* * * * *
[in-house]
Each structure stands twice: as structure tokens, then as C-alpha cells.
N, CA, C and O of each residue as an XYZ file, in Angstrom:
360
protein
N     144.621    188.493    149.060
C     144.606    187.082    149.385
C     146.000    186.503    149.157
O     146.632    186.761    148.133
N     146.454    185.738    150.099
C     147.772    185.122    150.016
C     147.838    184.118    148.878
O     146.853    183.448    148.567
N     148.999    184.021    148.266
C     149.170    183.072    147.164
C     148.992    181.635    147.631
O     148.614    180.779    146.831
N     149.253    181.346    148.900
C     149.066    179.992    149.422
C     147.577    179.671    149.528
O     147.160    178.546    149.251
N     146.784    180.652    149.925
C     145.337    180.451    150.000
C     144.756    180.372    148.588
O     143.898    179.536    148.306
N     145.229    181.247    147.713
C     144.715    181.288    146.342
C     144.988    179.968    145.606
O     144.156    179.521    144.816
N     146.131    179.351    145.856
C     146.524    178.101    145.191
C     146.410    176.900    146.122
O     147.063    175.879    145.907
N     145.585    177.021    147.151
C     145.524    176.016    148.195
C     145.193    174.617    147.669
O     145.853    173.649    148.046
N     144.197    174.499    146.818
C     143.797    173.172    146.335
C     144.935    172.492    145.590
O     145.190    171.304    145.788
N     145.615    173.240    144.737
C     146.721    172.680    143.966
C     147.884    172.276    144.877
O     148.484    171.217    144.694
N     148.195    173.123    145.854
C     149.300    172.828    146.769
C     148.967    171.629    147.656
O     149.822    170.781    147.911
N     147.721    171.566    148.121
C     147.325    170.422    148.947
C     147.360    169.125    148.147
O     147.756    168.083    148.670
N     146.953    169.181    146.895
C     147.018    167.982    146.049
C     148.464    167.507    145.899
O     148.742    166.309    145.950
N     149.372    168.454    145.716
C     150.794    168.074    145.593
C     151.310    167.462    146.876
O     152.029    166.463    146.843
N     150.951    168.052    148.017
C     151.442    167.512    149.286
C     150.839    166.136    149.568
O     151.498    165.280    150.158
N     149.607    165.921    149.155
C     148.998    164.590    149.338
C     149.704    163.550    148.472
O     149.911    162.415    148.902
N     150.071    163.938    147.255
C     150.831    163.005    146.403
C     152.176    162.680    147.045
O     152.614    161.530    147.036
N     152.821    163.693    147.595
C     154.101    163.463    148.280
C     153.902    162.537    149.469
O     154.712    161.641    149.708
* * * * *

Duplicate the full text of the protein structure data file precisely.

[in-house]
Each structure stands twice: as structure tokens, then as C-alpha cells.
N, CA, C and O of each residue as an XYZ file, in Angstrom:
360
protein
N     144.621    188.493    149.060
C     144.606    187.082    149.385
C     146.000    186.503    149.157
O     146.632    186.761    148.133
N     146.454    185.738    150.099
C     147.772    185.122    150.016
C     147.838    184.118    148.878
O     146.853    183.448    148.567
N     148.999    184.021    148.266
C     149.170    183.072    147.164
C     148.992    181.635    147.631
O     148.614    180.779    146.831
N     149.253    181.346    148.900
C     149.066    179.992    149.422
C     147.577    179.671    149.528
O     147.160    178.546    149.251
N     146.784    180.652    149.925
C     145.337    180.451    150.000
C     144.756    180.372    148.588
O     143.898    179.536    148.306
N     145.229    181.247    147.713
C     144.715    181.288    146.342
C     144.988    179.968    145.606
O     144.156    179.521    144.816
N     146.131    179.351    145.856
C     146.524    178.101    145.191
C     146.410    176.900    146.122
O     147.063    175.879    145.907
N     145.585    177.021    147.151
C     145.524    176.016    148.195
C     145.193    174.617    147.669
O     145.853    173.649    148.046
N     144.197    174.499    146.818
C     143.797    173.172    146.335
C     144.935    172.492    145.590
O     145.190    171.304    145.788
N     145.615    173.240    144.737
C     146.721    172.680    143.966
C     147.884    172.276    144.877
O     148.484    171.217    144.694
N     148.195    173.123    145.854
C     149.300    172.828    146.769
C     148.967    171.629    147.656
O     149.822    170.781    147.911
N     147.721    171.566    148.121
C     147.325    170.422    148.947
C     147.360    169.125    148.147
O     147.756    168.083    148.670
N     146.953    169.181    146.895
C     147.018    167.982    146.049
C     148.464    167.507    145.899
O     148.742    166.309    145.950
N     149.372    168.454    145.716
C     150.794    168.074    145.593
C     151.310    167.462    146.876
O     152.029    166.463    146.843
N     150.951    168.052    148.017
C     151.442    167.512    149.286
C     150.839    166.136    149.568
O     151.498    165.280    150.158
N     149.607    165.921    149.155
C     148.998    164.590    149.338
C     149.704    163.550    148.472
O     149.911    162.415    148.902
N     150.071    163.938    147.255
C     150.831    163.005    146.403
C     152.176    162.680    147.045
O     152.614    161.530    147.036
N     152.821    163.693    147.595
C     154.101    163.463    148.280
C     153.902    162.537    149.469
O     154.712    161.641    149.708